The use of coronary CT angiography (CCTA) to measure fatty tissue around arteries could help predict the risk of mortality from heart disease, according to research published online on 28 August in the Lancet and being presented at the European Society of Cardiology (ESC) congress in Munich.
In the Cardiovascular Risk Prediction Using Computed Tomography (CRISP-CT) study, researchers from the U.S., U.K., and Germany gathered CCTA data from 1,872 patients in Germany and 2,040 patients at the Cleveland Clinic.
They measured the patients' perivascular fat attenuation index -- a biomarker of coronary inflammation -- and found that levels exceeding -70 Hounsfield units (HU) in the right coronary artery and left anterior descending artery were associated with a statistically significant increase in risk of all-cause and cardiac mortality.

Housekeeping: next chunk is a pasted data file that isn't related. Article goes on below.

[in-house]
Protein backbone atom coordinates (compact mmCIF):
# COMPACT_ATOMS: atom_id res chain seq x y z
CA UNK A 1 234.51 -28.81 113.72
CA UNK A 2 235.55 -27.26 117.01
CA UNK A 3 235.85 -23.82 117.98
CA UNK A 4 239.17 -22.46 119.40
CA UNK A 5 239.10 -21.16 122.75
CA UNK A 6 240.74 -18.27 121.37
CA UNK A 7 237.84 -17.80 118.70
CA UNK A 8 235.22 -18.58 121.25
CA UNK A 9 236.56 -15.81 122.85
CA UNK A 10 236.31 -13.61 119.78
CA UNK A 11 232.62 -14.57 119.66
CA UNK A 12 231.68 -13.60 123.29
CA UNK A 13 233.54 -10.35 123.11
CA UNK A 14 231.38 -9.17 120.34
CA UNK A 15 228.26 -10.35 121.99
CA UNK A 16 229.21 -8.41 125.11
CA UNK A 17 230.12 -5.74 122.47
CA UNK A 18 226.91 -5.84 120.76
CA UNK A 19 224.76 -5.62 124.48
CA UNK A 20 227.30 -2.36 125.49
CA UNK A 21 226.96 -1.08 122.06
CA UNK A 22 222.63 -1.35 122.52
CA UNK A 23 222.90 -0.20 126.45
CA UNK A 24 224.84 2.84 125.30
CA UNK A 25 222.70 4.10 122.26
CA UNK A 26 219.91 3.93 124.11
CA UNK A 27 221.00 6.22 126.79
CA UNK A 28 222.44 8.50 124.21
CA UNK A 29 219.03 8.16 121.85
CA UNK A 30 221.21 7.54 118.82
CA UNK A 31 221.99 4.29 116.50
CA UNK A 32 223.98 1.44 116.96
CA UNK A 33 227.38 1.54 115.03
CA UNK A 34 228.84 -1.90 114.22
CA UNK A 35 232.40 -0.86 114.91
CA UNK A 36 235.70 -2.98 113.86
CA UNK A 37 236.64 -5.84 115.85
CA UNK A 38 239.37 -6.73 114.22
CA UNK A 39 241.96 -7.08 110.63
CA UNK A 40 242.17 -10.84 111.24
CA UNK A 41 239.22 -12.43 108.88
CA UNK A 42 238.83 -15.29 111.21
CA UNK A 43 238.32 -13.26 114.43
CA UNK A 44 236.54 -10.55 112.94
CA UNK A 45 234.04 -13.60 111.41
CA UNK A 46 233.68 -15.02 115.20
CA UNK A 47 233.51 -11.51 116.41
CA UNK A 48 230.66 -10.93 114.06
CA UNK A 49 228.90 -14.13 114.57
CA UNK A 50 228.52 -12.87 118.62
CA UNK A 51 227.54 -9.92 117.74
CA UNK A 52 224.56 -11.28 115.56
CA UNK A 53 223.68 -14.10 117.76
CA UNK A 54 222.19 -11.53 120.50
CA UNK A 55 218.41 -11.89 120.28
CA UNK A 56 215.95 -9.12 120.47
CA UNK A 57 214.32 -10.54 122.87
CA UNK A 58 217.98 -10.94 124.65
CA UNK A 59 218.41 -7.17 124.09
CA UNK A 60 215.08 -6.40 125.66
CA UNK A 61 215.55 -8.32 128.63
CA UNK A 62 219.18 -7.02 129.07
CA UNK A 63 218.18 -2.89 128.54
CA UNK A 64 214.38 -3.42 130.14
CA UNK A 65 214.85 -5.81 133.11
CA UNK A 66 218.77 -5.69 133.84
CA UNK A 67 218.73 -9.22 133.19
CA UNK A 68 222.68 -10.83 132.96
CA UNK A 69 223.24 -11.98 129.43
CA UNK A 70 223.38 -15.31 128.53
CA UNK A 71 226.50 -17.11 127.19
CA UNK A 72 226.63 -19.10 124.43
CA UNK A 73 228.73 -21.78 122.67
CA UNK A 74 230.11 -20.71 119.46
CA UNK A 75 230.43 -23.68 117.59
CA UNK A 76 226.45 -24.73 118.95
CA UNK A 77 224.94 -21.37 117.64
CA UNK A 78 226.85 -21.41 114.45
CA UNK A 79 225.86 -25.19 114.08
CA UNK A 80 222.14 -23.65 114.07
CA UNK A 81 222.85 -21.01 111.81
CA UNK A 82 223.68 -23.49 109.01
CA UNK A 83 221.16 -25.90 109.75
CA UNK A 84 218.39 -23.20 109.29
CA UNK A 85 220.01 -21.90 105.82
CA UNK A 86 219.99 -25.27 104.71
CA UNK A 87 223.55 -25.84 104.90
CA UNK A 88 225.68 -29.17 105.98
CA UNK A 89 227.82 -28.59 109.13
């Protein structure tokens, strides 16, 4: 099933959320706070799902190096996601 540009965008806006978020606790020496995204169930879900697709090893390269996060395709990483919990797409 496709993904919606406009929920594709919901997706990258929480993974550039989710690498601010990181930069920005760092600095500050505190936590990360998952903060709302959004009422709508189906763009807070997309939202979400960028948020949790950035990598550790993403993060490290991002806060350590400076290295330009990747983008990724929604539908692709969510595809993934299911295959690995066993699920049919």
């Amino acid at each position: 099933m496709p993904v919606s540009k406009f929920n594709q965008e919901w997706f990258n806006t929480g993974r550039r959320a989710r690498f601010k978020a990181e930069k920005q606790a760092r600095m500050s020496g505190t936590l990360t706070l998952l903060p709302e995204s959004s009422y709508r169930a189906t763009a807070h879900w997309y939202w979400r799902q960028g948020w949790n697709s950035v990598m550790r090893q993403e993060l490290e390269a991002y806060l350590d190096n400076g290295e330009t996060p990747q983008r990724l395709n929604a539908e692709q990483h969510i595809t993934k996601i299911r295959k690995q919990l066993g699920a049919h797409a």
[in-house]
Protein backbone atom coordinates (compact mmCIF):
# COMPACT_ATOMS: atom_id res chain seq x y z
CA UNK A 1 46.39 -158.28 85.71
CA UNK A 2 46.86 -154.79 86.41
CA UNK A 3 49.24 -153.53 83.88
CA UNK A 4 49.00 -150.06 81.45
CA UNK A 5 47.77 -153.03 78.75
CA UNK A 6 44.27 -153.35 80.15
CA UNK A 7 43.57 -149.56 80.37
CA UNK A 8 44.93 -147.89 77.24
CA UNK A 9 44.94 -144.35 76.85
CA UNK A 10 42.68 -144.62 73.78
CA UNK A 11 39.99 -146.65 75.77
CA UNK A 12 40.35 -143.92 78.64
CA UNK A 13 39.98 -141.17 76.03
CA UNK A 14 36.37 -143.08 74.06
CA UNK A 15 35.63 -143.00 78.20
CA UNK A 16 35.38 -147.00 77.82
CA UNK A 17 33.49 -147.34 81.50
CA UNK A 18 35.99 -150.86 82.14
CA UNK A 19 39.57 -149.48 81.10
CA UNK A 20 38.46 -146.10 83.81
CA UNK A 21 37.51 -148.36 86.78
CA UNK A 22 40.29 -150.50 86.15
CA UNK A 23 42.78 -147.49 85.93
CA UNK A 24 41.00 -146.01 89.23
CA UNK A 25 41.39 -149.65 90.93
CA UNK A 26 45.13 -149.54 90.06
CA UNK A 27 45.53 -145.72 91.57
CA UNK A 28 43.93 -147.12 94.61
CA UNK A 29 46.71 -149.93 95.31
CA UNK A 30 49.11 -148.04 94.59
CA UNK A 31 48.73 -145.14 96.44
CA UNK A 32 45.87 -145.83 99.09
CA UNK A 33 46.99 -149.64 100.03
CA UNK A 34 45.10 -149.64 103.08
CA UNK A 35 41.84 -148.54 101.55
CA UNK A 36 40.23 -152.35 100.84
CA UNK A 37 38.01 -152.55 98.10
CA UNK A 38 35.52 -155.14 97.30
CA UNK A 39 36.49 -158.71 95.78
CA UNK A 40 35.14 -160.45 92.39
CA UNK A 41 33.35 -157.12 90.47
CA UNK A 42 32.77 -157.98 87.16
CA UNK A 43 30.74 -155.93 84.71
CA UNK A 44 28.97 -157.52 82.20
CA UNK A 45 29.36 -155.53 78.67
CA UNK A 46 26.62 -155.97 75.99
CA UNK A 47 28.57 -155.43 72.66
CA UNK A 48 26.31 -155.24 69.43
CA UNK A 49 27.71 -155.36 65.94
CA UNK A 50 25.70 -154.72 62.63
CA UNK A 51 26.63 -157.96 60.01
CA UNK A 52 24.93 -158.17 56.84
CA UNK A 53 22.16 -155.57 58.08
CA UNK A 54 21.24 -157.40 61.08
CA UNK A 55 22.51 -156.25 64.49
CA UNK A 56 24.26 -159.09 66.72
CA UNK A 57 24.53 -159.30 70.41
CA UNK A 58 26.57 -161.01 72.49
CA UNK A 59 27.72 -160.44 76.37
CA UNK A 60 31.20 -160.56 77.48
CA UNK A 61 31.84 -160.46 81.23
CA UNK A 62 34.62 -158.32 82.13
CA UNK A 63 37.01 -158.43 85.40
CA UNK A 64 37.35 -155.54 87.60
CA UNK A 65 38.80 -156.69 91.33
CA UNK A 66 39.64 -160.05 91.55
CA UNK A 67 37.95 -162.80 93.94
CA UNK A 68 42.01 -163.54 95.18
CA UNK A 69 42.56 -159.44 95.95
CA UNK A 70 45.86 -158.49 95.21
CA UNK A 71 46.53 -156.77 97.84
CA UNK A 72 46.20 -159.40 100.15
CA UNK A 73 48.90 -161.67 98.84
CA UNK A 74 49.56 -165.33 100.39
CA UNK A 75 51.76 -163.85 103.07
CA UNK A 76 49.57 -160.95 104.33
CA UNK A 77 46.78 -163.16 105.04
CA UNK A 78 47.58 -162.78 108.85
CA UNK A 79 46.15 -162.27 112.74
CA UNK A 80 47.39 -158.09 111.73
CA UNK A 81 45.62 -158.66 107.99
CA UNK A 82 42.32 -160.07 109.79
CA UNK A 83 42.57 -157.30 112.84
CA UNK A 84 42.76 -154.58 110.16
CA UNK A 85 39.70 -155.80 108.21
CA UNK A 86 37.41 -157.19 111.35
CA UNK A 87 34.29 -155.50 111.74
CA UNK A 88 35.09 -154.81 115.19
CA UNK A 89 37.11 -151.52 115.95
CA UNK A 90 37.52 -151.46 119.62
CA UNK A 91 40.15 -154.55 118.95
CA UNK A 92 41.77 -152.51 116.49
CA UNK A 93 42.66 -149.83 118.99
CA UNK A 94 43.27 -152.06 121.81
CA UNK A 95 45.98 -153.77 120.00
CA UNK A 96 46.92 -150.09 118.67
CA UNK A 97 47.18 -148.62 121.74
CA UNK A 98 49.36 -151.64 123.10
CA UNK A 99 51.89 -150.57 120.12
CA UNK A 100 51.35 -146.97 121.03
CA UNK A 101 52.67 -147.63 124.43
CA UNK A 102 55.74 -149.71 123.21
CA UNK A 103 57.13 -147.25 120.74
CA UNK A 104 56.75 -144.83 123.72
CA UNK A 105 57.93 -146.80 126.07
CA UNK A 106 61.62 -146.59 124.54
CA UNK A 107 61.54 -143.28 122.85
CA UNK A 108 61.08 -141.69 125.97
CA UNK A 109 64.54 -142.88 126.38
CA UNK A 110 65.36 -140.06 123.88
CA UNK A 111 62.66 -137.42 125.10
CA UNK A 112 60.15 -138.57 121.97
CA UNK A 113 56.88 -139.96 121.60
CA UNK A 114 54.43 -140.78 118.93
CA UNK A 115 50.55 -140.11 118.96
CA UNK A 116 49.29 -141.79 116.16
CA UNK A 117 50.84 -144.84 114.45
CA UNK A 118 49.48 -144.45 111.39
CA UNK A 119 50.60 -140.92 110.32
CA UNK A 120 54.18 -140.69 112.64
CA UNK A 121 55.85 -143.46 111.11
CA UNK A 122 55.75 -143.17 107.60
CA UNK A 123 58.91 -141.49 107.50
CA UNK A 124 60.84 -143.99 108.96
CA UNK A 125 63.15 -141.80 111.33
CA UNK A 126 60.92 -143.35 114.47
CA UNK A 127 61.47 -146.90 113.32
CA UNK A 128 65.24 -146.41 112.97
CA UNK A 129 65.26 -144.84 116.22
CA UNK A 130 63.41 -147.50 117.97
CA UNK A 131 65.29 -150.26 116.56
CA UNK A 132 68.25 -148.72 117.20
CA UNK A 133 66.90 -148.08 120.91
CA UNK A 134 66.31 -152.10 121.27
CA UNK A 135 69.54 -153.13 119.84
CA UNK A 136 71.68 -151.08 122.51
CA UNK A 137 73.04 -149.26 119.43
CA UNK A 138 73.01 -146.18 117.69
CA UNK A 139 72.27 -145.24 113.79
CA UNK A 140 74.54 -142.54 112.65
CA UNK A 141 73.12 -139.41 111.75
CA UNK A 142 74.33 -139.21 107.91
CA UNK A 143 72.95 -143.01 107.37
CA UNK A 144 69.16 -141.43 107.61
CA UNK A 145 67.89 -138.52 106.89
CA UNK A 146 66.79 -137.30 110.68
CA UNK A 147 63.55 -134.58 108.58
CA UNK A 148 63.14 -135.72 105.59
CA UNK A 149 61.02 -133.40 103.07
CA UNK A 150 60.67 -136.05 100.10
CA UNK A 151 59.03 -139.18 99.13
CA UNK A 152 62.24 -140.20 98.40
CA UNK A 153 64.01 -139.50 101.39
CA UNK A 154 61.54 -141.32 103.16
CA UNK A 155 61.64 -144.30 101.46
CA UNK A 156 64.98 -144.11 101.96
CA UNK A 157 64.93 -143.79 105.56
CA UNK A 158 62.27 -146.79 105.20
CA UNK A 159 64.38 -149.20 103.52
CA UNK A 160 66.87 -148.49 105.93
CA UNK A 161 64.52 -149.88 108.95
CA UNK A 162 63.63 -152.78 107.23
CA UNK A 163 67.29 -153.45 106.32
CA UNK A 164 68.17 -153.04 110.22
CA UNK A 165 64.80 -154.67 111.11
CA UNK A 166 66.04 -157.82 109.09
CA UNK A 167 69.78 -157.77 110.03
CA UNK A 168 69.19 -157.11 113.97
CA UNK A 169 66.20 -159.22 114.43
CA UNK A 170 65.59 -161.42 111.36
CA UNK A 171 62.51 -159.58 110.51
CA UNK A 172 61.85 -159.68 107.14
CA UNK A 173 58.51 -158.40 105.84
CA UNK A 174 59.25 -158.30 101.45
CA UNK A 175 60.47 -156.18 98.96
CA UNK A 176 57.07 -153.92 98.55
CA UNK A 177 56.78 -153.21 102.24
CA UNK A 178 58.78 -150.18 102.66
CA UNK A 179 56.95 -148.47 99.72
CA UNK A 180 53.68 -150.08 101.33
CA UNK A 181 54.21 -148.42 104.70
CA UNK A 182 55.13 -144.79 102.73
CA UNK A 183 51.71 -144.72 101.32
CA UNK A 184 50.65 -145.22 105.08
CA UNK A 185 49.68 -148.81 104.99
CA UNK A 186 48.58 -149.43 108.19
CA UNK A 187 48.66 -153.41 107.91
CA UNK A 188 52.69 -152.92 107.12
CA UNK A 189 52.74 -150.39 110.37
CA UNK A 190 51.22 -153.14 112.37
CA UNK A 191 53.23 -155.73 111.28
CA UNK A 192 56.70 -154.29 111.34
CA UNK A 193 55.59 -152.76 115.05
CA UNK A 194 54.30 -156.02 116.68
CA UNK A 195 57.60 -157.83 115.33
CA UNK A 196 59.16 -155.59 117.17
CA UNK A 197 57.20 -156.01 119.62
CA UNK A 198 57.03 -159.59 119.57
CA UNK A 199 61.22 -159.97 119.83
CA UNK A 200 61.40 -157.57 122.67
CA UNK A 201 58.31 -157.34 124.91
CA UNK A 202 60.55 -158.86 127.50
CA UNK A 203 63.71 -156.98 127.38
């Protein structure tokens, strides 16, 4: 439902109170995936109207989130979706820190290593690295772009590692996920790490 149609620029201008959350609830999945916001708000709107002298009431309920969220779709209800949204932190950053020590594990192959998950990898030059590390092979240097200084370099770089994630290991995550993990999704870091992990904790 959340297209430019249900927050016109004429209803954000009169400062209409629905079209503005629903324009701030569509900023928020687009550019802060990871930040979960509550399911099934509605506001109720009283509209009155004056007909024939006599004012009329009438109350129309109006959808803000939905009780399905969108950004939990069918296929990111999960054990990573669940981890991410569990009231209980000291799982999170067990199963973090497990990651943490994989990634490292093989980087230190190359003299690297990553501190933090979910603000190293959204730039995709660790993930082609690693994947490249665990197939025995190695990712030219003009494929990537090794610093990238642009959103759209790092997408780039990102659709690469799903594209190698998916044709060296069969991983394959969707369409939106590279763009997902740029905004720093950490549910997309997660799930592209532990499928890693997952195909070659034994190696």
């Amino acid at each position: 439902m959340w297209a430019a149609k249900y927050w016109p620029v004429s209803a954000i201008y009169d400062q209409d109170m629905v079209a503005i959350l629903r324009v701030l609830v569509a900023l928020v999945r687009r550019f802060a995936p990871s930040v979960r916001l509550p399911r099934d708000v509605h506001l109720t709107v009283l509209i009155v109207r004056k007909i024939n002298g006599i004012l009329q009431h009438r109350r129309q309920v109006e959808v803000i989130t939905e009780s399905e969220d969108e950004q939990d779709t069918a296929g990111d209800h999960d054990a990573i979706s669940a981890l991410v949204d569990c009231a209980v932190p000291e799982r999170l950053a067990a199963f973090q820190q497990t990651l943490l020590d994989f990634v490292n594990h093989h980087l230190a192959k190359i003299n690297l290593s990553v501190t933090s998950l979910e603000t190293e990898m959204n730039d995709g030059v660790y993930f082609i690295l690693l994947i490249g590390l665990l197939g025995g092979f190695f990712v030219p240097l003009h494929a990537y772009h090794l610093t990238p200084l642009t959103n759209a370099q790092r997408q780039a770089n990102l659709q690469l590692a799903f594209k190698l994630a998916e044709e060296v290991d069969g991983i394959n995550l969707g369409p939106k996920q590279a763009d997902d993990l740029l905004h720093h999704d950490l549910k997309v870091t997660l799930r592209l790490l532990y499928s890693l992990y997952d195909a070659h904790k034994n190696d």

As an indicator of increased cardiac mortality, the perivascular fat attenuation index may help guide early targeted primary prevention and intensive secondary prevention in patients with coronary artery disease, senior author Dr. Charalambos Antoniades from the University of Oxford said in a press release.
"For the first time we have a set of biomarkers, derived from a routine test that is already used in everyday clinical practice, that measures what we call the 'residual cardiovascular risk,' currently missed by all risk scores and noninvasive tests," he said. "I expect these biomarkers to become an essential part of standard CT coronary angiography reporting in the coming years."
Antoniades and colleagues shared their findings on Tuesday at the ESC meeting.